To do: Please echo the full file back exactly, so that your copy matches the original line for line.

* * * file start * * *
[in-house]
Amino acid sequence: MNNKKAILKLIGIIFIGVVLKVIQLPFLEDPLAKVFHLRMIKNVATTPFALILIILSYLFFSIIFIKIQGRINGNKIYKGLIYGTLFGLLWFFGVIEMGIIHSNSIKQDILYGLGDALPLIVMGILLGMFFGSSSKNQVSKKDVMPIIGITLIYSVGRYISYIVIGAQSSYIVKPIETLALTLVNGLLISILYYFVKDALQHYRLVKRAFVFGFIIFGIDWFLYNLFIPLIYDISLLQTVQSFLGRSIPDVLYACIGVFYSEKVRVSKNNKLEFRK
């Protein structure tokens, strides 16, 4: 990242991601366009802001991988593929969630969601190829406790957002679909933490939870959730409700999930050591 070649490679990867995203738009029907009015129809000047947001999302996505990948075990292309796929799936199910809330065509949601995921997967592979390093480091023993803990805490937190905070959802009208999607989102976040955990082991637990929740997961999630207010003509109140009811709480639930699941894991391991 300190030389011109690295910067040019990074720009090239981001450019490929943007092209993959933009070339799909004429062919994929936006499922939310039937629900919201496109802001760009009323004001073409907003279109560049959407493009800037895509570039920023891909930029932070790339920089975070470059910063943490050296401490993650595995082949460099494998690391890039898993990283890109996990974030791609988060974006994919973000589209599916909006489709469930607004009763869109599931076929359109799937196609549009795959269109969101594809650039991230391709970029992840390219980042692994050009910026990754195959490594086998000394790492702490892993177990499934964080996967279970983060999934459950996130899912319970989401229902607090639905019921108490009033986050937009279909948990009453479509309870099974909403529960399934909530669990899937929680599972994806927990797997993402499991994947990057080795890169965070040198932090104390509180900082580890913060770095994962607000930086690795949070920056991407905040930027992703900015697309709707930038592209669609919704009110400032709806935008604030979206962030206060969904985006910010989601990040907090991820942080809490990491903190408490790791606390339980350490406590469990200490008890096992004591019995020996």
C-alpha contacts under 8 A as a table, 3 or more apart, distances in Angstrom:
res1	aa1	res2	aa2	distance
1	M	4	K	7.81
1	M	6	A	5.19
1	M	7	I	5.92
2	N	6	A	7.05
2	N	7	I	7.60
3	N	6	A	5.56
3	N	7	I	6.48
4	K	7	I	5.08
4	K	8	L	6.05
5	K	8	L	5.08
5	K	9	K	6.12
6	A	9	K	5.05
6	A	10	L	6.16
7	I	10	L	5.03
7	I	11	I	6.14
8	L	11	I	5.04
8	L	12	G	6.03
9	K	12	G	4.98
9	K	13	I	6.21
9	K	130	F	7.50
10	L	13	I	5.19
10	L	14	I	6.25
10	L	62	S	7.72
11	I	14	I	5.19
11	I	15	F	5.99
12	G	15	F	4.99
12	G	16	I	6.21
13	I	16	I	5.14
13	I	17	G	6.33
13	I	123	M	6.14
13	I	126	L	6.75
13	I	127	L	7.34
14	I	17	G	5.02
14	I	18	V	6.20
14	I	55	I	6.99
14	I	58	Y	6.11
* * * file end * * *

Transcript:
[in-house]
Amino acid sequence: MNNKKAILKLIGIIFIGVVLKVIQLPFLEDPLAKVFHLRMIKNVATTPFALILIILSYLFFSIIFIKIQGRINGNKIYKGLIYGTLFGLLWFFGVIEMGIIHSNSIKQDILYGLGDALPLIVMGILLGMFFGSSSKNQVSKKDVMPIIGITLIYSVGRYISYIVIGAQSSYIVKPIETLALTLVNGLLISILYYFVKDALQHYRLVKRAFVFGFIIFGIDWFLYNLFIPLIYDISLLQTVQSFLGRSIPDVLYACIGVFYSEKVRVSKNNKLEFRK
């Protein structure tokens, strides 16, 4: 990242991601366009802001991988593929969630969601190829406790957002679909933490939870959730409700999930050591 070649490679990867995203738009029907009015129809000047947001999302996505990948075990292309796929799936199910809330065509949601995921997967592979390093480091023993803990805490937190905070959802009208999607989102976040955990082991637990929740997961999630207010003509109140009811709480639930699941894991391991 300190030389011109690295910067040019990074720009090239981001450019490929943007092209993959933009070339799909004429062919994929936006499922939310039937629900919201496109802001760009009323004001073409907003279109560049959407493009800037895509570039920023891909930029932070790339920089975070470059910063943490050296401490993650595995082949460099494998690391890039898993990283890109996990974030791609988060974006994919973000589209599916909006489709469930607004009763869109599931076929359109799937196609549009795959269109969101594809650039991230391709970029992840390219980042692994050009910026990754195959490594086998000394790492702490892993177990499934964080996967279970983060999934459950996130899912319970989401229902607090639905019921108490009033986050937009279909948990009453479509309870099974909403529960399934909530669990899937929680599972994806927990797997993402499991994947990057080795890169965070040198932090104390509180900082580890913060770095994962607000930086690795949070920056991407905040930027992703900015697309709707930038592209669609919704009110400032709806935008604030979206962030206060969904985006910010989601990040907090991820942080809490990491903190408490790791606390339980350490406590469990200490008890096992004591019995020996």
C-alpha contacts under 8 A as a table, 3 or more apart, distances in Angstrom:
res1	aa1	res2	aa2	distance
1	M	4	K	7.81
1	M	6	A	5.19
1	M	7	I	5.92
2	N	6	A	7.05
2	N	7	I	7.60
3	N	6	A	5.56
3	N	7	I	6.48
4	K	7	I	5.08
4	K	8	L	6.05
5	K	8	L	5.08
5	K	9	K	6.12
6	A	9	K	5.05
6	A	10	L	6.16
7	I	10	L	5.03
7	I	11	I	6.14
8	L	11	I	5.04
8	L	12	G	6.03
9	K	12	G	4.98
9	K	13	I	6.21
9	K	130	F	7.50
10	L	13	I	5.19
10	L	14	I	6.25
10	L	62	S	7.72
11	I	14	I	5.19
11	I	15	F	5.99
12	G	15	F	4.99
12	G	16	I	6.21
13	I	16	I	5.14
13	I	17	G	6.33
13	I	123	M	6.14
13	I	126	L	6.75
13	I	127	L	7.34
14	I	17	G	5.02
14	I	18	V	6.20
14	I	55	I	6.99
14	I	58	Y	6.11